Jazz Gallery’s Legacy and Ledger
Latest music organization to enter the tight local real estate market: the Jazz Gallery, which lost the lease on its loft at Hudson and Spring streets after 17 years. Moving an ongoing venture at any time is painful, but seldom worse than right now in Manhattan, where the Gallery wants to stay. Still, the can-do spirit that has exemplified the Gallery since its founding prevails. Executive director Deborah Steinglass takes the task as an opportunity for growth, calling the effort “A Home Run.”
The Gallery is a unique venue that has introduced scores of progressive musicians at modest prices to local audiences while also exhibiting jazz-related visual art. It’s a 501(c)(3) nonprofit organization, neither bar nor restaurant but low-key listening room, with good sight lines and folding chairs. It’s larger than The Stone, its nearest relative aesthetically speaking (but way across town), and the vibe is more relaxed. It was established in 1996 by Dale Fitzgerald, who retired three years ago to work as business manager to trumpeter Roy Hargrove (also present at the Gallery’s birth), and has been booked since 2000 by Rio Sakairi.
From its start, the Gallery’s focus has been on emerging artists—many of whom have been émigrés, lending the place an international cast—plus experimentation and large ensembles. It’s hard for little-known big bands to find rehearsal space, a stage, open-minded curators or curious listeners, yet the Gallery has even commissioned large ensemble works (with grants from private funders and government agencies).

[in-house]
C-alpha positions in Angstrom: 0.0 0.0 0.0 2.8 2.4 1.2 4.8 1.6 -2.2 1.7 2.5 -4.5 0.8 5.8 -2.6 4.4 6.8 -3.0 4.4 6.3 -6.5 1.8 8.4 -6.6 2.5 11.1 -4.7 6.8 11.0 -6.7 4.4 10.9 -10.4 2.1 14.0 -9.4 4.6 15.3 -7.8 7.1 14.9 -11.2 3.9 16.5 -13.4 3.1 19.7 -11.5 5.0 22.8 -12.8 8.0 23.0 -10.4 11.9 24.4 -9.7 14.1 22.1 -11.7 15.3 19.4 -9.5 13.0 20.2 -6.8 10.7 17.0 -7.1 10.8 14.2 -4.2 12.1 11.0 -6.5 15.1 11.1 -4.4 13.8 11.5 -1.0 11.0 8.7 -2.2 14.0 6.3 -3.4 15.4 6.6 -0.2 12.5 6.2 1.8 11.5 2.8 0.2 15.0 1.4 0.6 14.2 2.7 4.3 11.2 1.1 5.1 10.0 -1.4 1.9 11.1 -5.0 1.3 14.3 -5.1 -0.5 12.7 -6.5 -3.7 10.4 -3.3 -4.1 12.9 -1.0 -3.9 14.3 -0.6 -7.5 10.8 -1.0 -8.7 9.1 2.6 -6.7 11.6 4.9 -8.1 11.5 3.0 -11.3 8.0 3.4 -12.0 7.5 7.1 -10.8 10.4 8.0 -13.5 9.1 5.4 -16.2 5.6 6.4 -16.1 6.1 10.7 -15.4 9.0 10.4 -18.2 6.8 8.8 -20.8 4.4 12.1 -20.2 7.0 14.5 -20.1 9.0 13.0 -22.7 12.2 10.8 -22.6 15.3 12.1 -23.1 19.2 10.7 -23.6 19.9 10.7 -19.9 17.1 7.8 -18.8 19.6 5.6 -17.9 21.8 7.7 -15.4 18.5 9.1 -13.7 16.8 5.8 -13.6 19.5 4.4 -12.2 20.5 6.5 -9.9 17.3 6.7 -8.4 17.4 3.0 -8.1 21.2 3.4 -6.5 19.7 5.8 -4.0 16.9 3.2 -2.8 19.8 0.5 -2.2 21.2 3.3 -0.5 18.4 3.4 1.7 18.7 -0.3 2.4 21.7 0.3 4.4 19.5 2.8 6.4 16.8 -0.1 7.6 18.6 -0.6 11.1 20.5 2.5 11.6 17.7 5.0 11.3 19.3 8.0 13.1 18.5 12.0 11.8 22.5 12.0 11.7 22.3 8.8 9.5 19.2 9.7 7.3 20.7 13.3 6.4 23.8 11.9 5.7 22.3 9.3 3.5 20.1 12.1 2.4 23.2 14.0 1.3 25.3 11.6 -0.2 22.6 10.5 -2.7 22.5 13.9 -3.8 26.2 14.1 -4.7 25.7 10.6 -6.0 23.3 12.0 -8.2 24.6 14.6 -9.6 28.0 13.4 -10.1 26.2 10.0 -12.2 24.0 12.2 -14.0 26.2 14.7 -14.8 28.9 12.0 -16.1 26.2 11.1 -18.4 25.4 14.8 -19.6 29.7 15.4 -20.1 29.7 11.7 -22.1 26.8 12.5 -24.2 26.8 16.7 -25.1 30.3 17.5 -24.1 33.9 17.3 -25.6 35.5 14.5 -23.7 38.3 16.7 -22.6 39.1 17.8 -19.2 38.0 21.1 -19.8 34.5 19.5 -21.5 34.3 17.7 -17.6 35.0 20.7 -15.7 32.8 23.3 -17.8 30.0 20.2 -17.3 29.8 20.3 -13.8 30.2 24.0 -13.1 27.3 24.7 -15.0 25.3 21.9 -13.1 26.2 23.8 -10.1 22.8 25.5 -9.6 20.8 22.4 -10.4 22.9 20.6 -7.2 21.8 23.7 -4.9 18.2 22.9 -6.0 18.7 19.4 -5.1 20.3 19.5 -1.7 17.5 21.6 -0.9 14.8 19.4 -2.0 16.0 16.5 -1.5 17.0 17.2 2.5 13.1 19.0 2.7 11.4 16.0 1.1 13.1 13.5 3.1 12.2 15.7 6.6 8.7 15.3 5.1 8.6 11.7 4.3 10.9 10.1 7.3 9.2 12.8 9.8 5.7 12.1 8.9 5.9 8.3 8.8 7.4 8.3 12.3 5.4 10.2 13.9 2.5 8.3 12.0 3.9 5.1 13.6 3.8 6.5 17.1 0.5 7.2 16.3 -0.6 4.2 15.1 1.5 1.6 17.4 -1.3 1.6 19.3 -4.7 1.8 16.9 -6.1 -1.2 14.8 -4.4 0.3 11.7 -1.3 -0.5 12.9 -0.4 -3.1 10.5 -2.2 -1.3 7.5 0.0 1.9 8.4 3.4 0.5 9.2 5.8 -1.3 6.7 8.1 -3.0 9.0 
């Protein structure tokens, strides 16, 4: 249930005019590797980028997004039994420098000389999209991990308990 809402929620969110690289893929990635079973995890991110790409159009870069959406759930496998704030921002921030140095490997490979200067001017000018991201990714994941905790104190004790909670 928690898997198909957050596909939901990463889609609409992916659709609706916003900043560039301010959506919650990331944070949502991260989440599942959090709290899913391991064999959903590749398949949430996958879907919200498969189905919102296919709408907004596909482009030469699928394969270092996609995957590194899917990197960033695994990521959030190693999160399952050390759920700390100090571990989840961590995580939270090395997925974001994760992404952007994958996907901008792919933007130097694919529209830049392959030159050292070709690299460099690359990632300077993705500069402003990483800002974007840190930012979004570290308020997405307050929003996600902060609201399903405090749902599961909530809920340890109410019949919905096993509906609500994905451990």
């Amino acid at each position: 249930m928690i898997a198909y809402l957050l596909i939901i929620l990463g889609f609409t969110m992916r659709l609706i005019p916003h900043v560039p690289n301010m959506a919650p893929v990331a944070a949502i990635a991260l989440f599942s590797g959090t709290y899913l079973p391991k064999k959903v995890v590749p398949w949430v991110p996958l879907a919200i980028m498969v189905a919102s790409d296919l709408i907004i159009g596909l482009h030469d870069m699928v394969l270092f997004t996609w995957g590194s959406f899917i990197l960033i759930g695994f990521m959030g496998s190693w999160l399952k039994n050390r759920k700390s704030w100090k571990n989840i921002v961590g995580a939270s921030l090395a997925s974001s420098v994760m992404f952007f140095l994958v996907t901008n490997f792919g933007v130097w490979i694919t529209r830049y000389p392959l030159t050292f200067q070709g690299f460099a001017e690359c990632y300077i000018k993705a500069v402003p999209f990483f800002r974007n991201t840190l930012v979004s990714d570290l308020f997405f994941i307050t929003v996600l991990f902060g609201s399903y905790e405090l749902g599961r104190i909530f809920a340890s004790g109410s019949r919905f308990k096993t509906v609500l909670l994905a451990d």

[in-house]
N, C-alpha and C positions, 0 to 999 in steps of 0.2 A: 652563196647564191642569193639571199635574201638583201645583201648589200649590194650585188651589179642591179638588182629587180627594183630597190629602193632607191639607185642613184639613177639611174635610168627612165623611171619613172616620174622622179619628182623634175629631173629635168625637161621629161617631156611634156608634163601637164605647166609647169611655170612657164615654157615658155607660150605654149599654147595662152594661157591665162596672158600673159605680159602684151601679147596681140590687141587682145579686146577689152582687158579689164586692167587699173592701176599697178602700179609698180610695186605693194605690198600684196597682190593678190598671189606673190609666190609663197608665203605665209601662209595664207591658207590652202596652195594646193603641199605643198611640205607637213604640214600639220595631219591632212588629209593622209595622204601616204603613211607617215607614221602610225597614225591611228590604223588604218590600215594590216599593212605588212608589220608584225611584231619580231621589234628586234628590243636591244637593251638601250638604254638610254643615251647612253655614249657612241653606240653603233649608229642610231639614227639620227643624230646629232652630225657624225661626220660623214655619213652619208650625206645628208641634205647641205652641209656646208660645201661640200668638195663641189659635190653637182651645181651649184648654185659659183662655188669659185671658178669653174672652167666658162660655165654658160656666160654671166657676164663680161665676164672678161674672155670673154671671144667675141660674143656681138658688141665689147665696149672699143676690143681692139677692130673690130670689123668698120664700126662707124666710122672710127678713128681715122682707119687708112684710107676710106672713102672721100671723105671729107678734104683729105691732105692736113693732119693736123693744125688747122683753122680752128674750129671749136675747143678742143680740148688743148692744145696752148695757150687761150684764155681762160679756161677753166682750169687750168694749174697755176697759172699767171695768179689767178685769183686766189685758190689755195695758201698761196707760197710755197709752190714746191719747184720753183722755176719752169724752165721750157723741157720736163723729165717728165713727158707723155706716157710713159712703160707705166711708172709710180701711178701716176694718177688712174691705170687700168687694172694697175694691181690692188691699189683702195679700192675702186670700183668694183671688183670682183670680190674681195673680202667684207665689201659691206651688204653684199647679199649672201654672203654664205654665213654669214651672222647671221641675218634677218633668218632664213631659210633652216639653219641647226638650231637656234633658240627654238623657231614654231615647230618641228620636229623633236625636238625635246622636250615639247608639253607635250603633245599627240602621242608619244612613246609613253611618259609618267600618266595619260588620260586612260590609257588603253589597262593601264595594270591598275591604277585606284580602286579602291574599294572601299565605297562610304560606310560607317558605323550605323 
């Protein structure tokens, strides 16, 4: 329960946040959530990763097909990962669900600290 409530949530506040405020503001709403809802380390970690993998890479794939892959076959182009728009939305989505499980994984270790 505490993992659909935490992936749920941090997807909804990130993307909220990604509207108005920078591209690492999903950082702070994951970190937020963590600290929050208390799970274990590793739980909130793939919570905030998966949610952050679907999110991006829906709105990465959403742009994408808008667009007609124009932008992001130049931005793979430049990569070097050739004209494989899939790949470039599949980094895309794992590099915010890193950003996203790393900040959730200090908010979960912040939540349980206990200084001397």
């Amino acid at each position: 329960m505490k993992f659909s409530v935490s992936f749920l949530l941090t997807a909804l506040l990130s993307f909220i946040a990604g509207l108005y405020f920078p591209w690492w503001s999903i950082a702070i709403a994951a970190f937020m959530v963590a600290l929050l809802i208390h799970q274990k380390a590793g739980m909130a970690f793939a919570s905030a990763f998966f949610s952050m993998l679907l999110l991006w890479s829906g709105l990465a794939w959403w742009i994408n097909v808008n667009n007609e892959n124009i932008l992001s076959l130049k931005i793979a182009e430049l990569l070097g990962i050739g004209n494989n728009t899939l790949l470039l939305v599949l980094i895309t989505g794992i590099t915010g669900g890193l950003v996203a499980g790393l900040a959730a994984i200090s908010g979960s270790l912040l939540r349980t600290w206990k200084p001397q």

Darcy James Argue’s Secret Society had its “jazz venue” debut there in 2007; pianist Orrin Evans and his Captain Black Big Band performed there in early April; and Karl Berger’s Improvisers Orchestra is nearing the end of its twice-monthly residency, during which open-to-the-public rehearsals are followed by full concerts. Alto saxophonist Steve Coleman has enjoyed a long-running Monday evening workshop, recently in alternation with composer/reeds player Henry Threadgill. Trumpeter Ambrose Akinmusire, drummer-bandleader Dafnis Prieto, pianist Jason Moran, saxophonist Miguel Zenon, guitarist Lionel Loueke, singer Gretchen Parlato and bassist Linda Oh are Gallery favorites who’ve graduated to gigs at the Village Vanguard, Jazz Standard, Jazz at Lincoln Center, the Kennedy Center, MacArthur fellowships and far-reaching tours. They return to the Gallery for special events.
Impressed and want to be the Gallery’s new landlord? “We are looking for a new space that will maintain the intimacy and warmth of our current venue,” reads a communiqué from Steinglass on the Gallery’s website. “It must provide musicians with great performance room acoustics, rehearsal space, and the ability to record and stream live music. We are committed to continuing to offer more than 180 performances a year, residency commissions, and The Woodshed, which provides free rehearsal space to musicians who have performed here.”
The place may get noisy sometimes, so those with tender eardrums need not apply. However, potential lessors are probably less worried about the noise level than the bottom line. The Gallery has launched a $250,000 capital campaign to support the move and provide a cash reserve (donate through JazzGallery.org or send checks to the Jazz Gallery, 290 Hudson St., New York, NY 10013).
If $250,000 sounds like a lot, consider that Jazz at Lincoln Center raised $3.6 million—14 times as much—with its mid-April gala that showcased Paul Simon with Wynton Marsalis’ LCJO. The National Jazz Museum in Harlem has begun a $22 million campaign to build a facility and a $2.5 million endowment. Roulette spent $3.5 mil opening its new home near Atlantic Yards, with $447,000 from the office of Brooklyn Borough President Marty Markowitz. The Gallery should survive.
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